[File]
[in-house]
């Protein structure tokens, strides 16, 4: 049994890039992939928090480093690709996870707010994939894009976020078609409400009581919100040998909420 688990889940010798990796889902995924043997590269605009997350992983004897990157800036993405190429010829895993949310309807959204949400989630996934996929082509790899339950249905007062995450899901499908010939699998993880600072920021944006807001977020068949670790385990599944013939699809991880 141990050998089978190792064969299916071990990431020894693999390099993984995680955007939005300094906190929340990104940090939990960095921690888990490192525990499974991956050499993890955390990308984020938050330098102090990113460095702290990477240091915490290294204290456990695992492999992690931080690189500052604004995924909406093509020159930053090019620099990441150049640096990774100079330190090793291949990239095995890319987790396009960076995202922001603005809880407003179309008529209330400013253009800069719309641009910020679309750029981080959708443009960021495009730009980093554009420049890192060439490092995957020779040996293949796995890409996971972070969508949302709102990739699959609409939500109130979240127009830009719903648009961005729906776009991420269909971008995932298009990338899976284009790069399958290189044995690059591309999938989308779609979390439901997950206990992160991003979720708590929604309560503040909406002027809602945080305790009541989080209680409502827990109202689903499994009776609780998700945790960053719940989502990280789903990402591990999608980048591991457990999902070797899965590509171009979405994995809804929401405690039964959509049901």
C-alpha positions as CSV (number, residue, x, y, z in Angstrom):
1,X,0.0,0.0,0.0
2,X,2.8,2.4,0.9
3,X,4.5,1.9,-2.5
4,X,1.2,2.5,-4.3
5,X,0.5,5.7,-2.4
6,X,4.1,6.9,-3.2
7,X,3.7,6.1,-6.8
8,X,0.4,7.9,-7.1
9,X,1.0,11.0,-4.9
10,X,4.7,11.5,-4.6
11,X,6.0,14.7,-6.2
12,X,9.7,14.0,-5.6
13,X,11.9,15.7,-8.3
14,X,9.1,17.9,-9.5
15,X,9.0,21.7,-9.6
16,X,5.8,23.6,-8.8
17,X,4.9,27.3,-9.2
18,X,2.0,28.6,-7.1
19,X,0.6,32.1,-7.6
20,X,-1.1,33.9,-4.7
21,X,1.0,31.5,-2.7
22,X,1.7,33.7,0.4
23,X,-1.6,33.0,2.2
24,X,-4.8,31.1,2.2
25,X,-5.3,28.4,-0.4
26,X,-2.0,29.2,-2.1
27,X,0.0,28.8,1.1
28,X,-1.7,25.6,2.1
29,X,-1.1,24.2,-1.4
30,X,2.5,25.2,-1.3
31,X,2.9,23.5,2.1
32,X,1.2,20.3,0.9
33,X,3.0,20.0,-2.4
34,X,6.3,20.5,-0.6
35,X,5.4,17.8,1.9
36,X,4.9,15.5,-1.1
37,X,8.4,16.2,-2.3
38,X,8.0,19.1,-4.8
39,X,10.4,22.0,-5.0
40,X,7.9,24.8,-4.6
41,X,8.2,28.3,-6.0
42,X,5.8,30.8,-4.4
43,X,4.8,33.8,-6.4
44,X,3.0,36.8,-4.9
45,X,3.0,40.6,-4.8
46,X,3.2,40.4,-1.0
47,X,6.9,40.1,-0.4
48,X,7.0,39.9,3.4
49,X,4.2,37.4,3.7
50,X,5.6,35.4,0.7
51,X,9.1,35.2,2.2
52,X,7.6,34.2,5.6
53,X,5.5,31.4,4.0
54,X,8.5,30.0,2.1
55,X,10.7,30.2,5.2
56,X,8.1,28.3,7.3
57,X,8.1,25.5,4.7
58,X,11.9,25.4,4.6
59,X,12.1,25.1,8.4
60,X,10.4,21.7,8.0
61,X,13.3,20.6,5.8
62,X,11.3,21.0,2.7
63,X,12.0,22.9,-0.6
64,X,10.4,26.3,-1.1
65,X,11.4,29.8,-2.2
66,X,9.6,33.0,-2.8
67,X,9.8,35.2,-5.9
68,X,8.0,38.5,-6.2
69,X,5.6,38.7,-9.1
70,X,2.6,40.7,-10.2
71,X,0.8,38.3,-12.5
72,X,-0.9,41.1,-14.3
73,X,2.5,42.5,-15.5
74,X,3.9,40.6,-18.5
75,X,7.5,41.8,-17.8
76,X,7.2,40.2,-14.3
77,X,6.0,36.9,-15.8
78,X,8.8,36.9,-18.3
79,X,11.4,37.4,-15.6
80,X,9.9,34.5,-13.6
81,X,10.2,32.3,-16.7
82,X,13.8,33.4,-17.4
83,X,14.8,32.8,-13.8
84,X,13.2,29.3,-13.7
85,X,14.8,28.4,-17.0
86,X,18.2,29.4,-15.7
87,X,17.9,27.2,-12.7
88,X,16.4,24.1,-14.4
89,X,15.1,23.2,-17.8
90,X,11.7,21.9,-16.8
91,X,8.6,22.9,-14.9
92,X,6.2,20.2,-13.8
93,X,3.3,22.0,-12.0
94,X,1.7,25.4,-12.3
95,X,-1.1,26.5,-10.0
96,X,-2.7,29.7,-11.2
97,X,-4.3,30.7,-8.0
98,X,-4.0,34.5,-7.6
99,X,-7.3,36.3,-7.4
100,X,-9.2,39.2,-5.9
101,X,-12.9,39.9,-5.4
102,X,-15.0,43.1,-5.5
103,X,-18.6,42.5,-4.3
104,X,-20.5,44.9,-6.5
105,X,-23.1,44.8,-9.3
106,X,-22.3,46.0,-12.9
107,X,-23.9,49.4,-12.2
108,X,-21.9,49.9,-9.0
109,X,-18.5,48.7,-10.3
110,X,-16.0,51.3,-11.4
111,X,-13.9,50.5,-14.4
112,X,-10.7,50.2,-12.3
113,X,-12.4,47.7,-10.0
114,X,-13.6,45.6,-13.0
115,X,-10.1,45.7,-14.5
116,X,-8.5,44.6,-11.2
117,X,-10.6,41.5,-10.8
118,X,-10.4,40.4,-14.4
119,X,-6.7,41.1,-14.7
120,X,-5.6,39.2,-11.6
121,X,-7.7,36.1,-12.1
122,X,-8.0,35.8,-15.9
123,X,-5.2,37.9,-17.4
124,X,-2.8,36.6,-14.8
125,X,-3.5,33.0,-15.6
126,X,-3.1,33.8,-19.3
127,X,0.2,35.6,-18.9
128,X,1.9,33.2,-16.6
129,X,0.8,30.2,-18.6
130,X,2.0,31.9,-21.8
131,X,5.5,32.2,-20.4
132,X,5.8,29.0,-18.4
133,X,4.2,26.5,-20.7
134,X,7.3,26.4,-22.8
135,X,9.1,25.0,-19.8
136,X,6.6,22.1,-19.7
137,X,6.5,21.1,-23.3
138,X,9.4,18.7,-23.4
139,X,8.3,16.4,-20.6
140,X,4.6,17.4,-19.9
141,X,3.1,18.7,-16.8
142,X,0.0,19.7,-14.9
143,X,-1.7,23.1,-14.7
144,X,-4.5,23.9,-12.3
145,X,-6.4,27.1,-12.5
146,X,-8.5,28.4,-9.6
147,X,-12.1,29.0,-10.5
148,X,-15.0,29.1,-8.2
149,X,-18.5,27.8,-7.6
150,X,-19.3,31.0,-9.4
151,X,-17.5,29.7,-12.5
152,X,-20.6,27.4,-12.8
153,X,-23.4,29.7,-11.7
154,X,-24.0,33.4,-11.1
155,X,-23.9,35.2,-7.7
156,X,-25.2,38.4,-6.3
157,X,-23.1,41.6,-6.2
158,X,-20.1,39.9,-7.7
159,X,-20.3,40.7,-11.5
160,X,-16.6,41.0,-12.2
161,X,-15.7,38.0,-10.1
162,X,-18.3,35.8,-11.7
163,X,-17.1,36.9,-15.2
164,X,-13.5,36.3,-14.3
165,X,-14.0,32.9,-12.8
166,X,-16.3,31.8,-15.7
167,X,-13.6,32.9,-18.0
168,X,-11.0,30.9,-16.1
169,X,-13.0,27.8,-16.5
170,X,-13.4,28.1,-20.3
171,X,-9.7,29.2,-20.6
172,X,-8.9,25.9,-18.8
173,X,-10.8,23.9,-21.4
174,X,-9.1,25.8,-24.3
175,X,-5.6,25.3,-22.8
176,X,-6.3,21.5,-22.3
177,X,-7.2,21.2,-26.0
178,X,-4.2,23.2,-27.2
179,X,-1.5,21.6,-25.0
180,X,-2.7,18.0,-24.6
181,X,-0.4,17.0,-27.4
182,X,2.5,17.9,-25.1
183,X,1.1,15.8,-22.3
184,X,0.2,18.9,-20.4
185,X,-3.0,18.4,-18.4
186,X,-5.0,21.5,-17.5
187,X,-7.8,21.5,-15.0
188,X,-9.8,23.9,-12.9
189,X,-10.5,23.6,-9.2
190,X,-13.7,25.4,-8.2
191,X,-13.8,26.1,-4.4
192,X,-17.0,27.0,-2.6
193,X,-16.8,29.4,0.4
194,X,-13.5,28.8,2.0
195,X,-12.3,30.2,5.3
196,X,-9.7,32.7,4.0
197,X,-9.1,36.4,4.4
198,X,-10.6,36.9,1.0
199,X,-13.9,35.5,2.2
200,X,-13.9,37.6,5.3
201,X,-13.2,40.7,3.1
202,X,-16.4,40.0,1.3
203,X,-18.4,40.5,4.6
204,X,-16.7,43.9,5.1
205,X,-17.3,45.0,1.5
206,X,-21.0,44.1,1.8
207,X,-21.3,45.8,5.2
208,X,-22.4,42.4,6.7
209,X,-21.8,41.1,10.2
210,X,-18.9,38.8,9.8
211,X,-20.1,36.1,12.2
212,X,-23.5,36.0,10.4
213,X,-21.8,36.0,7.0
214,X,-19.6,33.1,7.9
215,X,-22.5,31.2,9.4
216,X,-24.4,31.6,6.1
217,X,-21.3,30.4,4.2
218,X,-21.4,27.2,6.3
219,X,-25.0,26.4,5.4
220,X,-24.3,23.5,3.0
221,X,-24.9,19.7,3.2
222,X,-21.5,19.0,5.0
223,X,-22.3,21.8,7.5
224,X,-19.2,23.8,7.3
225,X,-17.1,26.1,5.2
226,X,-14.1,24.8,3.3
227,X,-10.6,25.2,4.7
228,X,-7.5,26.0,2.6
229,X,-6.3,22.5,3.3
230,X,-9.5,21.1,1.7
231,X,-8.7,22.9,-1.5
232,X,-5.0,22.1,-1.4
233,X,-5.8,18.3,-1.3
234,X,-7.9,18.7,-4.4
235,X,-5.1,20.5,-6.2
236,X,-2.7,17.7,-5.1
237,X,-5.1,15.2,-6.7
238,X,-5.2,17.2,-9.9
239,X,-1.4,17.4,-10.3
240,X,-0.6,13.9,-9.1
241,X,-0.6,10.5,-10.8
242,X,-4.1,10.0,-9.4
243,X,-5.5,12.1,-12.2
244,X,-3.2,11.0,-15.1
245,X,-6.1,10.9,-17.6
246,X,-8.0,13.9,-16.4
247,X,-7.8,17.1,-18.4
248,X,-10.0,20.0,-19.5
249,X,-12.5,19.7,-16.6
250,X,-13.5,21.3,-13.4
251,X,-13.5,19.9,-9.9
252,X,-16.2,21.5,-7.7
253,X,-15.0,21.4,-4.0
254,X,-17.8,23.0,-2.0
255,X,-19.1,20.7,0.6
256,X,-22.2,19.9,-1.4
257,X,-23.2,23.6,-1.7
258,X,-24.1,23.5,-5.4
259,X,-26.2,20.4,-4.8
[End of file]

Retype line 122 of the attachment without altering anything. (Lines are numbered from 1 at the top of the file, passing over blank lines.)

119,X,-6.7,41.1,-14.7